Sicily Island, Italy
Sicily is all about history, modernity, nature and charm. We would like to invite you on a trip along the slopes of Mount Etna and the picturesque coast of the famous island!
Etna volcano in Sicily is not just a spot on the map: it is a place steeped in legend. The mountain was named after a Sicilian nymph, the daughter of Gaea and Uranus. In the crucible of Etna, Hephaestus and the Cyclopes forged thunderbolts for Zeus, while Aeolus, the king of the winds, was imprisoned in a cave on the mountainside. Even eruptions found their explanation in mythology: during the battles between the gods and the giants, Athena crushed Enceladus with the mountain, and his breath still generates the volcanic fire of Etna.
The Sicilian volcano is also among the highest in Europe: about 3,357 m (11,014 ft). This figure is constantly changing, as eruptions still take place, and the ejected rocks give new shapes to the mountain. And this is another record for Etna: not many volcanoes on Earth are in a constant state of activity. In the past half century alone, the volcano has made its presence felt on average every year and a half!
In June 2013, Etna was added to the list of UNESCO World Heritage Sites. Its beauty and history are unique, and it is equally amazing how the locals have adapted to living next to such a dangerous neighbor.
Moreover: the slopes of Etna are densely populated because the land is very fertile due to volcanic minerals and trace elements. Fruit, grapes, and olives grow in abundance here. There is a national park and a narrow-gauge railroad around the mountain; and finally, Etna even has two ski resorts.
Sicily's important attractions are its colorful historic cities and towns, and AirPano will introduce you to Taormina and Naxos, lying on the coast near Etna. Before the Greeks arrived in 734, Sicily was inhabited by the Sicels, an ancient tribe that gave the island its name. The first Greek colonies in Sicily were established near Naxos, and the Sicels were eventually assimilated. Now tourists who set foot on this legendary land will not find evidence of those times, but the charm of these cozy places leaves no one indifferent. The port welcomes giant liners bringing new fans of the picturesque scenery!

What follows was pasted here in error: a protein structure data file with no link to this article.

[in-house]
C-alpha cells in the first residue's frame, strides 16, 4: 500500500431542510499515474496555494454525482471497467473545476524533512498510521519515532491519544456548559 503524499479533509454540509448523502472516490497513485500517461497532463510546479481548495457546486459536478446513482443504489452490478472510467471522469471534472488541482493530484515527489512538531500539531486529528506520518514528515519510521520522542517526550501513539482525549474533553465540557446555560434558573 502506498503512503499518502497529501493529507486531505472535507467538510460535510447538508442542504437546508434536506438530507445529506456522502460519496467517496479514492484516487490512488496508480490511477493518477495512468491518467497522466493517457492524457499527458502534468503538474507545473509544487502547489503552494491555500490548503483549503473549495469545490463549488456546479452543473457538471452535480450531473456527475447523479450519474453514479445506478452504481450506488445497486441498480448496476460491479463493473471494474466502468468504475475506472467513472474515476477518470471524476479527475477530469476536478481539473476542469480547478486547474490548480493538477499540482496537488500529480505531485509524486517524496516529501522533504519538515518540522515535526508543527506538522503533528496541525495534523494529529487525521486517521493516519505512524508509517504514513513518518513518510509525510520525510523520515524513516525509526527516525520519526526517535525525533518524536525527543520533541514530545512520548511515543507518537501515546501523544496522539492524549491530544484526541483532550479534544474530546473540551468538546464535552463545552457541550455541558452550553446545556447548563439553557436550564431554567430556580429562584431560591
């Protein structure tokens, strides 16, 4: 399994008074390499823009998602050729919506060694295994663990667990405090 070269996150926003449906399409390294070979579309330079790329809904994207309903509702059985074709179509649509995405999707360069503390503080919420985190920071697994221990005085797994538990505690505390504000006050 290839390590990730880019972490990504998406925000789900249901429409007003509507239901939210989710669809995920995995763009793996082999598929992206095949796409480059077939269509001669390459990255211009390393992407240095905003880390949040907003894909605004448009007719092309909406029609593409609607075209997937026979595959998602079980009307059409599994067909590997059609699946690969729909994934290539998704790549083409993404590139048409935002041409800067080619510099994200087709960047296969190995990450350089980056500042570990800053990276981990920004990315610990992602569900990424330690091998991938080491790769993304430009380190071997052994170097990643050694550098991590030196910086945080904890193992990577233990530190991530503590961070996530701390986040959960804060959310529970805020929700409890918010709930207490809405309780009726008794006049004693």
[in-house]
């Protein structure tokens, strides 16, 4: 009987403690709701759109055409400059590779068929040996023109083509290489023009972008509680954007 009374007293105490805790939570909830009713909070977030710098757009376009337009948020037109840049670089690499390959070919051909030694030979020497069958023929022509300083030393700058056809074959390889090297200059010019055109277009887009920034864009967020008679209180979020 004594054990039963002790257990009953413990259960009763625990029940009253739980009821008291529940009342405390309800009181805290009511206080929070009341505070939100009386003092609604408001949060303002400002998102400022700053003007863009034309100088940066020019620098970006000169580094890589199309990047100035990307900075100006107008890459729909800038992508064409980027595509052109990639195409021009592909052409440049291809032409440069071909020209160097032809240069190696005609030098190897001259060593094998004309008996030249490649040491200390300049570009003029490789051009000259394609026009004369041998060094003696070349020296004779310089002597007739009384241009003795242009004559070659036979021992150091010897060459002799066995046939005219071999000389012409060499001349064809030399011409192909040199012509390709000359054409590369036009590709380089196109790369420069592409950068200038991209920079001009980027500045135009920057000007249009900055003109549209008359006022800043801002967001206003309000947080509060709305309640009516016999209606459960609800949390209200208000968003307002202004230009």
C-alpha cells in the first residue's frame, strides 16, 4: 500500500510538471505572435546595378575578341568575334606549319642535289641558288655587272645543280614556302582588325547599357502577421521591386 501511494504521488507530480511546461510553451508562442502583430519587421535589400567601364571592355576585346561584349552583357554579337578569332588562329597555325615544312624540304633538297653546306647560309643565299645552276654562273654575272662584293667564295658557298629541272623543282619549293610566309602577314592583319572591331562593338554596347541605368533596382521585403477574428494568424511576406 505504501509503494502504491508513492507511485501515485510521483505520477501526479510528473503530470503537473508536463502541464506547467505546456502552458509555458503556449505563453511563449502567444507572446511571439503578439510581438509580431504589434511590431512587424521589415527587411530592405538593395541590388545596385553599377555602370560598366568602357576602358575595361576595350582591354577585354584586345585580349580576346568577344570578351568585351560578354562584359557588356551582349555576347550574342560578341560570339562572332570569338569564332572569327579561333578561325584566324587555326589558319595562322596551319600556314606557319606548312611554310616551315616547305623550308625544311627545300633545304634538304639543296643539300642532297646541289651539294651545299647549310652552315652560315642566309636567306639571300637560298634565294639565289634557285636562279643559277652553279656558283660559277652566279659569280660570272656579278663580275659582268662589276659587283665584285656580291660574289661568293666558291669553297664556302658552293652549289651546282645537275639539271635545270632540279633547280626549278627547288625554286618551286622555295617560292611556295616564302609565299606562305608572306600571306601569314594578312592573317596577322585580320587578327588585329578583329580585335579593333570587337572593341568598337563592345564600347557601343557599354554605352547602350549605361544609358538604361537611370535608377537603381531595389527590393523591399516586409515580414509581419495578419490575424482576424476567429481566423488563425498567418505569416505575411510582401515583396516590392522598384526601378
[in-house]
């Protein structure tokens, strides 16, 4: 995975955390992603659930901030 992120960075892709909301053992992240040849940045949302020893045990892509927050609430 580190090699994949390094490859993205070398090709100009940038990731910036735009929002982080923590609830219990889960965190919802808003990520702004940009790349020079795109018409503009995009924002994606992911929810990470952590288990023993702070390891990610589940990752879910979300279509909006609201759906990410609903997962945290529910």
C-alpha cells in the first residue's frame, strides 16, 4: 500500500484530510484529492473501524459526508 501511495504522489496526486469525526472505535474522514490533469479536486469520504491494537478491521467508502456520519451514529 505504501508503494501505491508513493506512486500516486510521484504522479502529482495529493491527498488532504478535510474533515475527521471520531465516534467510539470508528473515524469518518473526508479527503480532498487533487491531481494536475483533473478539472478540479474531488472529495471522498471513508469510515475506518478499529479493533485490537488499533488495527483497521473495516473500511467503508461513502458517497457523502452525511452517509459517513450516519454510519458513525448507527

Another interesting historical Sicilian town is Savoca, just north of Taormina. Built on a rocky hill overlooking the Ionian coast, it retains remarkable examples of the Middle Ages, Renaissance and Baroque periods. Among its most prominent architectural landmarks is the 13th-century Church of San Nicolo. In 1970, the church cemetery was used to film scenes for Francis Ford Coppola's The Godfather.
Its tooth-shaped outline makes the church look like a fortress, but there is a real military fortification in Savoca: Pentefur Castle. The huge structure has repeatedly suffered from earthquakes, and all that is left of it now are ruins. Local go-getters scavenged it for debris that could be used in their own buildings, so a piece of the once majestic castle can be found in many of the surrounding houses. The archaeological layers of the castle date back to the 7th through the 17th century, but scientists believe it may have been built on the site of an earlier town from the late Roman or Byzantine era.
We hope you have enjoyed your trip to this corner of Sicily famous for its natural and historical landmarks!
Photo by: Oleg Gaponyuk